Testosterone Replacement Therapy Has Beneficial Effects on Cardiovascular Risk Factors and Liver Function in Hypogonadal Men

Program: Abstracts - Orals, Featured Poster Presentations, and Posters
Session: SAT 554-583-Male Reproductive Endocrinology & Case Reports
Clinical
Saturday, June 15, 2013: 1:45 PM-3:45 PM
Expo Halls ABC (Moscone Center)

Poster Board SAT-573
Preethi Rao*1, Jonathan C Brooke2, Debbie Walter2, Amrita Dhutia2, David McLaren2, Muraleedharan Vakkat2 and Thomas Hugh Jones1
1Barnsley Hospital NHS Foundation Trust, Barnsley, United Kingdom, 2University of Sheffield, Sheffield, United Kingdom
Low testosterone levels are associated with cardiovascular morbidity and an increased risk of non-alcoholic steatohepatitis (NASH). NASH is closely associated with insulin resistance and atherosclerosis. We studied the effect of long-term testosterone replacement therapy (TRT) on liver function and cardiovascular risk factors in hypogonadal men.

A long-term retrospective analysis was carried out of 505 hypogonadal men receiving TRT as part of normal clinical practice with a mean follow-up of 4.94 years. 82.8% of the patients were on testosterone gels and the rest were on testosterone injection. Levels of testosterone, estradiol and PSA were monitored at 3, 6 and 12 months and yearly thereafter. BMI, waist circumference, blood pressure (BP), hemoglobin (Hb), hematocrit (HCT), lipid profile and liver function tests were also recorded. Changes in medications for diabetes and cholesterol were documented. Data from the most recent appointments represented the primary endpoint.

Mean age was 59.9+14.4 years and mean baseline testosterone was 7.09+2.53nmol/l. 46.1% of the cohort had type 2 diabetes mellitus; 33.9% were on metformin, 20.0% on insulin and 56.0% were on statins. TRT was associated with a significant decrease in AST between baseline and the primary endpoint (28.5 vs. 25.8u/l; -2.68u/l, p=0.014). ALT was also significantly lowered (35.2 vs. 30.4u/l; -4.77u/l, p=0.004). Patients with raised liver transaminases at baseline (>40u/L) had the greatest response to TRT. Hemoglobin levels were significantly higher at the primary endpoint (14.30 vs. 15.06g/dl; +0.76g/dl, p<0.001) but HbA1C levels were significantly reduced (7.24% vs. 6.90%; -0.34%, p=0.009). Diabetes medication was increased in 52 patients and decreased in 28. TRT reduced total cholesterol levels (over and above the effect of statins in 56.0% of the cohort) at the primary endpoint (4.48 vs. 4.18mmol/l; -0.30mmol/l, p<0.001) and non-fasting triglycerides were also significantly lowered (2.39 vs. 2.10mmol/l; -0.29mmol/l, p=0.006). LDL levels significantly fell at the primary endpoint (2.36mmol/l vs. 2.16mmol/l; -0.20mmol/l, p=0.014) and a modest fall in HDL levels was observed (1.10 vs. 1.05; -0.049mmol/l, p=0.035). No significant changes in BMI, waist circumference or BP were identified.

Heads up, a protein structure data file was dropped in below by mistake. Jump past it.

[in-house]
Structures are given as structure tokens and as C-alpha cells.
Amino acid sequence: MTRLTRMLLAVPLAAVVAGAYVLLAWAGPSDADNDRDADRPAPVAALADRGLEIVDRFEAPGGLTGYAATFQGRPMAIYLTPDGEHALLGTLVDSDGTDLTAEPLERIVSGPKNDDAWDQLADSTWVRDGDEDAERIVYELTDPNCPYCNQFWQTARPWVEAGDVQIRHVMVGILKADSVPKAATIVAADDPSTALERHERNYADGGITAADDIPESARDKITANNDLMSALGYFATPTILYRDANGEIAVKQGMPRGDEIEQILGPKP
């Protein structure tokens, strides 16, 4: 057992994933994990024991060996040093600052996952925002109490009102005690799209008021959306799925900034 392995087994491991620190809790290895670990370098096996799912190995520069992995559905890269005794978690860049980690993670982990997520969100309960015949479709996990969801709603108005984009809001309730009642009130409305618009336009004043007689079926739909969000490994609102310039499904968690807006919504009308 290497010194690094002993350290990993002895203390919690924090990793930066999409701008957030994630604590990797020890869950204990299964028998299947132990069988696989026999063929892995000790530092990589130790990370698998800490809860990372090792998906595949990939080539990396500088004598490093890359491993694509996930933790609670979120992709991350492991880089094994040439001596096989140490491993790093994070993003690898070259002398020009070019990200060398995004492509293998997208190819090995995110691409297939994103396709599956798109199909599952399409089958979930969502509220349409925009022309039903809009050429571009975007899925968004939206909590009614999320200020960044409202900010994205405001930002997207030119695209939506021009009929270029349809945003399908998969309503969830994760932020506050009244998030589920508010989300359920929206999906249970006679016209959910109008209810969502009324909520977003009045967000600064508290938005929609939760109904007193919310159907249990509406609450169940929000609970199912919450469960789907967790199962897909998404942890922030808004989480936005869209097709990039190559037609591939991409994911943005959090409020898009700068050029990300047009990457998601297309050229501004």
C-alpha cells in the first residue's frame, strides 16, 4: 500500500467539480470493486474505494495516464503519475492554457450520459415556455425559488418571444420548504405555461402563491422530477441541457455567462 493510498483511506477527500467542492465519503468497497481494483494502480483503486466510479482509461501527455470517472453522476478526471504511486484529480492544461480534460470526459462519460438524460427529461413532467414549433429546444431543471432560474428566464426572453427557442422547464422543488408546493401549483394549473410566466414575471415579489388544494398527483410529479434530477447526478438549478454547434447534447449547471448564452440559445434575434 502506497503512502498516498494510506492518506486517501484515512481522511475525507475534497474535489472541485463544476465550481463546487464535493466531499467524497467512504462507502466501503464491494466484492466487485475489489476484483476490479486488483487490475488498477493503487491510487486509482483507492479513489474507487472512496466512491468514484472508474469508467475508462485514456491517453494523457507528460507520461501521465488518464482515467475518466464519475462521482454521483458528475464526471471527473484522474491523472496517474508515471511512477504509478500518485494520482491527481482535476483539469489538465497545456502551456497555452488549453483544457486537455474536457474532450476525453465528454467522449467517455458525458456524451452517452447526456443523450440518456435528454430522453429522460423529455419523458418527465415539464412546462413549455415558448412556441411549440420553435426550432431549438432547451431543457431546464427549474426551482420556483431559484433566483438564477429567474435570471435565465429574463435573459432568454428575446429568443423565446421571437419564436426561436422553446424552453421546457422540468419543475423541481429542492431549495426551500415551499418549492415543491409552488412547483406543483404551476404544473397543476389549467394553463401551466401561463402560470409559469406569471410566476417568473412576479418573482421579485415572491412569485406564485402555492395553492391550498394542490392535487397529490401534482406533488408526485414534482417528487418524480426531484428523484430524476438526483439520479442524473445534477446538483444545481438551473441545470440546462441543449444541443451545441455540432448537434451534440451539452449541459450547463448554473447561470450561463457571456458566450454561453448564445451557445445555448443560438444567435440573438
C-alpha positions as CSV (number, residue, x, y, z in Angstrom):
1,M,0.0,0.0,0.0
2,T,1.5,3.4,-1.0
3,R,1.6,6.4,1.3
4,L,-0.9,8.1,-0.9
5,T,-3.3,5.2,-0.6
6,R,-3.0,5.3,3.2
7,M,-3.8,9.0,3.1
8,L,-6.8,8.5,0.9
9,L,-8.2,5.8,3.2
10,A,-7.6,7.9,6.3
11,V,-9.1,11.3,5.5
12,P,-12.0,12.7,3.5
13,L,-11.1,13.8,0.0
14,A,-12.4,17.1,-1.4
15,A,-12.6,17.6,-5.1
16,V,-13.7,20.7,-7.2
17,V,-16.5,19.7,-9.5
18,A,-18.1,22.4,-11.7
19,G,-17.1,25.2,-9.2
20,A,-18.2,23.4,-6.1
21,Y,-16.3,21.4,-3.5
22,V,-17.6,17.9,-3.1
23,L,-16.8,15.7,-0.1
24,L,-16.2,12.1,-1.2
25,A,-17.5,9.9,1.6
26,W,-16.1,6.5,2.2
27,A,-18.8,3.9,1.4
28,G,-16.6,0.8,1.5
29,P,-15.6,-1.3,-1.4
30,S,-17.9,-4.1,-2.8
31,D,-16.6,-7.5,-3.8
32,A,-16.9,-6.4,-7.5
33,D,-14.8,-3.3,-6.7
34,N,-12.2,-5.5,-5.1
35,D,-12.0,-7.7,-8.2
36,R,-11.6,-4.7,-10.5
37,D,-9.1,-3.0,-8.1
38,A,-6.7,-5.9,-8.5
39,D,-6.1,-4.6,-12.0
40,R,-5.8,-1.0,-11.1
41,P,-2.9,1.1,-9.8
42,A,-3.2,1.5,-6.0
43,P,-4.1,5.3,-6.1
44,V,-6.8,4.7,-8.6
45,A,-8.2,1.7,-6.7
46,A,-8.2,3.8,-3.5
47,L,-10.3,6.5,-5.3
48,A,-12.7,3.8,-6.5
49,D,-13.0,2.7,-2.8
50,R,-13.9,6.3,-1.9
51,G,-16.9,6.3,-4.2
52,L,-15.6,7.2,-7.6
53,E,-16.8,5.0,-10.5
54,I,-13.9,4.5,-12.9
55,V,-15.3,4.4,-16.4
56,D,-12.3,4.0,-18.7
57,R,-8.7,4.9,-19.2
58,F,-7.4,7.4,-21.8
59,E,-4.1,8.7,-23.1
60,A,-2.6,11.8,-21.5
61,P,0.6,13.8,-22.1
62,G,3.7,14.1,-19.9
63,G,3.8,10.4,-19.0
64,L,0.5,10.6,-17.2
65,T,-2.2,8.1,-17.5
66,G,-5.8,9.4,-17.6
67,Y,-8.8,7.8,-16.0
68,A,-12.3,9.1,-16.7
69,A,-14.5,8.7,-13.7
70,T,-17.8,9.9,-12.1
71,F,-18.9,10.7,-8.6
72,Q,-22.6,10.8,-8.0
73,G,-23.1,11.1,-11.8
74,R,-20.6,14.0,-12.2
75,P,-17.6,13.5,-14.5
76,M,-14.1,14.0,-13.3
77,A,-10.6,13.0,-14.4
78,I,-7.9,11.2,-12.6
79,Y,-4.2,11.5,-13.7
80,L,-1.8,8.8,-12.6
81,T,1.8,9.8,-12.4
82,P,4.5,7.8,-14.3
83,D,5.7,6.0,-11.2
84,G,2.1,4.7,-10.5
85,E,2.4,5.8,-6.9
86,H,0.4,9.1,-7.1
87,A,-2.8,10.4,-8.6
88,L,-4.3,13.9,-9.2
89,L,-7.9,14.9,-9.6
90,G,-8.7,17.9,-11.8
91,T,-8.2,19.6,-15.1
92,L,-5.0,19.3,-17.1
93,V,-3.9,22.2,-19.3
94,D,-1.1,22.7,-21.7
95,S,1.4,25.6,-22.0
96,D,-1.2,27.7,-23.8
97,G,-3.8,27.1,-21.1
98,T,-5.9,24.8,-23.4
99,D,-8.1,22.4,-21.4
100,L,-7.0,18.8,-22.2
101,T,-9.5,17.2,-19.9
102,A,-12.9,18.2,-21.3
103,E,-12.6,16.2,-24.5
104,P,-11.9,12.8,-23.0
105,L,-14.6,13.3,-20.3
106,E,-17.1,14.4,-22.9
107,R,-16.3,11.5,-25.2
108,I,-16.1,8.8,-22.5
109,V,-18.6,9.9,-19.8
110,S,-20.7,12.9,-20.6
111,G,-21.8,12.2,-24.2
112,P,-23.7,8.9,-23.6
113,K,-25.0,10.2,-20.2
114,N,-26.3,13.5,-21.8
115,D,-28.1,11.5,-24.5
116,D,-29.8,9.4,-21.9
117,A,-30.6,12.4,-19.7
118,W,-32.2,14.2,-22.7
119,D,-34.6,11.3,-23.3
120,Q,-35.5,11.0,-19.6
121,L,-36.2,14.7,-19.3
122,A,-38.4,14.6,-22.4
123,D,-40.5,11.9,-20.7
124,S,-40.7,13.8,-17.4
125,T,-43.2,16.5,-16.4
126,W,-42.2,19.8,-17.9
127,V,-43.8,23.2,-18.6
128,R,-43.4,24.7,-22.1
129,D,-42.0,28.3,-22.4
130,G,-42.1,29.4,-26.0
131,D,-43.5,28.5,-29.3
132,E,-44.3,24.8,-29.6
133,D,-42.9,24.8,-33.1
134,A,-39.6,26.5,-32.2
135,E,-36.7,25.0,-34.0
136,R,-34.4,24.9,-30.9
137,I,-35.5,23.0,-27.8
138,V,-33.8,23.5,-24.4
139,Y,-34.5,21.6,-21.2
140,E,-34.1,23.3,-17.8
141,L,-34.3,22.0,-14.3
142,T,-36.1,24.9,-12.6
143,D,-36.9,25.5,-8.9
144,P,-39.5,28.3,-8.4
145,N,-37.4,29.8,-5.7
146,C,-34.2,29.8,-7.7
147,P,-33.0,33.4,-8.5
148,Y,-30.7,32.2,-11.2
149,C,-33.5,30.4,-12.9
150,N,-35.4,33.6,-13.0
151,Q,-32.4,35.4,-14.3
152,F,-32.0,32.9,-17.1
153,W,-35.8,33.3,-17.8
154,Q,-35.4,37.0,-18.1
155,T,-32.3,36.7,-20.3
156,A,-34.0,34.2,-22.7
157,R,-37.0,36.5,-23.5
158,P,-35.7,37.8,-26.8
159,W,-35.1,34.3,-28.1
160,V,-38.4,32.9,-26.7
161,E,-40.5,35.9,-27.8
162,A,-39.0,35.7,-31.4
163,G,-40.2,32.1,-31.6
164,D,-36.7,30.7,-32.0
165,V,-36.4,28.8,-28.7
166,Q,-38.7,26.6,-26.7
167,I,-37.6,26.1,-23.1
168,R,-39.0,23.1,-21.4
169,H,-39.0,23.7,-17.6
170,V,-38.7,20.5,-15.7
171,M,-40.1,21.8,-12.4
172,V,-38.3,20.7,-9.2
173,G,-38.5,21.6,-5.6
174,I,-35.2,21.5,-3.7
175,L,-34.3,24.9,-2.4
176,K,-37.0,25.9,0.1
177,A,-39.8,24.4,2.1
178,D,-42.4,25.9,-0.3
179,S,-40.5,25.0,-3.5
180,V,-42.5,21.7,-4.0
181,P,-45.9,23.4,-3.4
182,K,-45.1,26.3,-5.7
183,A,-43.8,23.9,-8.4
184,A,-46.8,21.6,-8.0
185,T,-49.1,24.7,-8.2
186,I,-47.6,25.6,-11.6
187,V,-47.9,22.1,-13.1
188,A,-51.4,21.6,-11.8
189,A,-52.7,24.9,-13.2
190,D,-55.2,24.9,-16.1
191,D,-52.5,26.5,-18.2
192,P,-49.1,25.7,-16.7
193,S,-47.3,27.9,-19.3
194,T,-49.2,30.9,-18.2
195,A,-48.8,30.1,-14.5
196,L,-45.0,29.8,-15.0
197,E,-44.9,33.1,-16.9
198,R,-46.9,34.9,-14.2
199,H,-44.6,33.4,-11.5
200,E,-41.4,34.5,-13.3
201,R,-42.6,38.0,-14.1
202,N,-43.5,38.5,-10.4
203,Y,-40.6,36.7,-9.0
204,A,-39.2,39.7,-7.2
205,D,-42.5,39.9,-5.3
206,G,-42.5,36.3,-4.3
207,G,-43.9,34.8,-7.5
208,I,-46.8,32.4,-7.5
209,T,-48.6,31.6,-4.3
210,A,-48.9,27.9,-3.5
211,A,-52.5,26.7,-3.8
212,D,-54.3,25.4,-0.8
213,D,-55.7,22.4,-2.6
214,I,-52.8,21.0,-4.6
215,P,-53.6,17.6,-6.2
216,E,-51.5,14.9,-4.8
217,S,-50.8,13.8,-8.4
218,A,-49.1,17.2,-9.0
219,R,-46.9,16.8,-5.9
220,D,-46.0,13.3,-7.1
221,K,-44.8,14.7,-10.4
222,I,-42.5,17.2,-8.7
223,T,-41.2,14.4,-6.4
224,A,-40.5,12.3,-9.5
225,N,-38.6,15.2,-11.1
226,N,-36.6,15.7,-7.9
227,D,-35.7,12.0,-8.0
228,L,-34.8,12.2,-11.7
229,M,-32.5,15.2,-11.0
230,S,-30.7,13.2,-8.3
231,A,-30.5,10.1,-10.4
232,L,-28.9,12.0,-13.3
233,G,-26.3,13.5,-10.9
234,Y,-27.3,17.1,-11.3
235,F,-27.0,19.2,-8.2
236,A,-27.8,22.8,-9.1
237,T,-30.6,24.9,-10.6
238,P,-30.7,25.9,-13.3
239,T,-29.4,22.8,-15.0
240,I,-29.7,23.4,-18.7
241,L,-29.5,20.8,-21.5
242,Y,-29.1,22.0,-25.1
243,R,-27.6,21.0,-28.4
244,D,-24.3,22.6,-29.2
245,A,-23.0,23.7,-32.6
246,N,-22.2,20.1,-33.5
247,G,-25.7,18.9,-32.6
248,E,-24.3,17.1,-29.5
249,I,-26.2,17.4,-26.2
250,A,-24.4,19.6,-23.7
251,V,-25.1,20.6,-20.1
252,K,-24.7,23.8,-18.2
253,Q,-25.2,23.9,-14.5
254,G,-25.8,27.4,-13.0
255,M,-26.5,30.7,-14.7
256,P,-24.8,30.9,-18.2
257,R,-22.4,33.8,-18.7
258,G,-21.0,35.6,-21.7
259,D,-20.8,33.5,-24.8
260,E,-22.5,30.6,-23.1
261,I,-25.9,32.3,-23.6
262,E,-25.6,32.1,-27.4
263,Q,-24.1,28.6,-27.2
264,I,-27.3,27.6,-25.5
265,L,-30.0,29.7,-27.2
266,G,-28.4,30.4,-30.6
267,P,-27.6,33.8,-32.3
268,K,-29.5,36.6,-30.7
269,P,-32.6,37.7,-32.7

This is the first study to demonstrate the long-term beneficial effects of TRT on cardiovascular risk factors and liver function tests after 5 years. This is the largest and most comprehensive study of TRT to date, representing over 2467 patient years of TRT.

Disclosure: THJ: Consultant, Bayer Healthcare, Researcher, Bayer Healthcare, Speaker, Bayer Healthcare, Consultant, Eli Lilly & Company, Consultant, Pro Strakan, Researcher, Pro Strakan, Speaker, Pro Strakan, Consultant, Merck, Consultant, Clarus. Nothing to Disclose: PR, JCB, DW, AD, DM, MV

*Please take note of The Endocrine Society's News Embargo Policy at http://www.endo-society.org/endo2013/media.cfm